the PlentyOfFish.com post not long before the Scoble-leaving-Microsoft announcement predictably blanketed Techmeme. Because reading Robert's latest post about his decision made me think about the fundamental reason why 'Web 2.0' is (dare I say it) in bubble phase right now. It's the exact same reason the Dot Com bubble occured - Page Views... which in this era leads to ads, but more on that in a minute.It's funny that I posted
In my previous post PlentyOfFish owner Markus Frind boasted about getting 500 million page views a month, more than Digg's 200 million. But even small blogs are posting 6-figure monthly page views these days - TechCrunch says it gets 3 million and Robert mentioned a video blog called Rocketboom that gets 9 million per month:
"Yesterday I was talking with Amanda Congdon, one of the co-founders of Rocketboom. Her videoblog is now seeing about 300,000 viewers a day. That's, what, a year or so old? Did you know that advertisers are now paying her $85,000 per week? That's almost as much money as I made in an entire year of working at Microsoft."
So Amanda is making $4.4 million, at least, a year from advertising - on her blog. I presume that her hosting costs are pretty significant though, because she runs a video service. But still it'd be a very healthy profit.
It just shows you the opportunities are out there to make significant money on the Web, which is - let's face it - driving a lot of this 'web 2.0' mania. Oh it's a bubble, for sure. But it's funny that this page views model is at its foundation almost identical to the Dot Com days (bubble 1.0). Drive as many users to your site as humanly possible - that's the modus operandi of all websites, web 2.0 or not. The main difference I can see is that in the dot com days, this rush for page views was a 'land grab' and there wasn't as big an opportunity to monetize it with advertising. The idea back then (late 90's, early 21st century) was to gather as many users as possible and then do an IPO - monetizing would presumably come later. Which actually has worked out to be the case for the survivers (Amazon, eBay, Yahoo, etc).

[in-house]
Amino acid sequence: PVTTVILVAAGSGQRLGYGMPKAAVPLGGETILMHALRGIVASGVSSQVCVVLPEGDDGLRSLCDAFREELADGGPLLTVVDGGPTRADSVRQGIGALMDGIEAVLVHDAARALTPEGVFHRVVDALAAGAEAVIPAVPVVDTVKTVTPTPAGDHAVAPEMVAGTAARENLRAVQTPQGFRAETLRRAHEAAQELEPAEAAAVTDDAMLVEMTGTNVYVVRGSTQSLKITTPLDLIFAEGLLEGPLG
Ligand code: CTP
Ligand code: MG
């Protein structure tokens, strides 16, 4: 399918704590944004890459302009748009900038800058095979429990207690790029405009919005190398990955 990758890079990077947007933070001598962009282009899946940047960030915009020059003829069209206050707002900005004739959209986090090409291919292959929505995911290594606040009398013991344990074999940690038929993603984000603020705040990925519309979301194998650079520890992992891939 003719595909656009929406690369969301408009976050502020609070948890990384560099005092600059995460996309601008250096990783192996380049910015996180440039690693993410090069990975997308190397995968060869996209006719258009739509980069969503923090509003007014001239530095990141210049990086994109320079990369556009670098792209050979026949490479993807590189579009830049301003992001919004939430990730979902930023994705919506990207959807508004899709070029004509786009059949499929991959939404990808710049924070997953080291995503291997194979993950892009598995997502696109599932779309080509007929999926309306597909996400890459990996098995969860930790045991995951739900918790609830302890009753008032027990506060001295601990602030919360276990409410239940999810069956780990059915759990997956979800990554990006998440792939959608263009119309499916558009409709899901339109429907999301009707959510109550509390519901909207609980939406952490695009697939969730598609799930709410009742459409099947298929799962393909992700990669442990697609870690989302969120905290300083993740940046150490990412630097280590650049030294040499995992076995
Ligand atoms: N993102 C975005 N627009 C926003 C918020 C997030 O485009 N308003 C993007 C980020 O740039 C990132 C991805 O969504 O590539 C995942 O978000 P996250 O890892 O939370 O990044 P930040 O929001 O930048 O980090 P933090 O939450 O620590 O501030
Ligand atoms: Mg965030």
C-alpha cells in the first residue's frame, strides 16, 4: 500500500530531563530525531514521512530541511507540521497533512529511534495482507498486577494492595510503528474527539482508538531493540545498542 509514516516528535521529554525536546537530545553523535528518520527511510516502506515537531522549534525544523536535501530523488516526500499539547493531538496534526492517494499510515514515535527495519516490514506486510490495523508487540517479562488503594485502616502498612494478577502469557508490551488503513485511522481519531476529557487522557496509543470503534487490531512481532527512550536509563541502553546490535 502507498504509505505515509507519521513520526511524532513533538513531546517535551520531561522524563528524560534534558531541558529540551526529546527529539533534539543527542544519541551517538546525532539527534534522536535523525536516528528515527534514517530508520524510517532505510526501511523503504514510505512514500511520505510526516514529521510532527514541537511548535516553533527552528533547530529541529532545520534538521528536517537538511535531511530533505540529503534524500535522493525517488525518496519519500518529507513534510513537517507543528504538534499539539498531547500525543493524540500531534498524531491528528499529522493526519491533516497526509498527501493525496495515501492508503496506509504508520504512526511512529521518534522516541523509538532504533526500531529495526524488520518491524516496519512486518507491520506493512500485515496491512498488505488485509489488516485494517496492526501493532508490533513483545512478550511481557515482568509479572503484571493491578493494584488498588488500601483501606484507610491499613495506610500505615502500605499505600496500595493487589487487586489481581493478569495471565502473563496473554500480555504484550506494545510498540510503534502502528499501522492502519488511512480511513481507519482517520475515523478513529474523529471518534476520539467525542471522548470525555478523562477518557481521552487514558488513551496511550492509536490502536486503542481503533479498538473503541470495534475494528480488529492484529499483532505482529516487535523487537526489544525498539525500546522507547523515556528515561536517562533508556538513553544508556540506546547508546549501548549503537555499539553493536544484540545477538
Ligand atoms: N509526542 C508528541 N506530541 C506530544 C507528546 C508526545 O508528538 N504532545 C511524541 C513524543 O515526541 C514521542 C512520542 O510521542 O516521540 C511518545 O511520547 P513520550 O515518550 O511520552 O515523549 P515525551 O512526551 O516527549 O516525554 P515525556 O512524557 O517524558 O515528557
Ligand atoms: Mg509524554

These days, 2005-06-onwards, the idea is very much to - you guessed it - gather as many users as possible. Only this time you can monetize them with Google ads, or your own advertisers/sponsors. You can go after a mass market (like PlentyOfFish) or a niche market (like TechCrunch). There are many more niche opportunities, obviously. Either way, as PlentyOfFish.com, Rocketboom and all the other success stories of this age are proving - there is big money to be made with relatively small-scale operations.
Robert Scoble and PodTech.net are after a slice of that action too - and good luck to them (they're both Web 2.0 Workgroup members btw). I think all of us small bloggers or developers are looking to grab that brass ring too. It's all about the Page Views - always was and probably always will be on the commercial Web. Well to a lesser degree, it's also about the RSS impressions - which are beginning to be monetized too. In time I expect RSS impressions to be a 'first class citizen of content' too, but for now it's page views that are fueling the new bubble - again.
The larger question is: can the online advertising business be sustained at this level (which we got to thanks mainly to Google)? I don't know, but a lot of people are enjoying the ride right now - and there are too many brass ring opportunities still out there to get too cynical.
Photo: Brian Oberkirch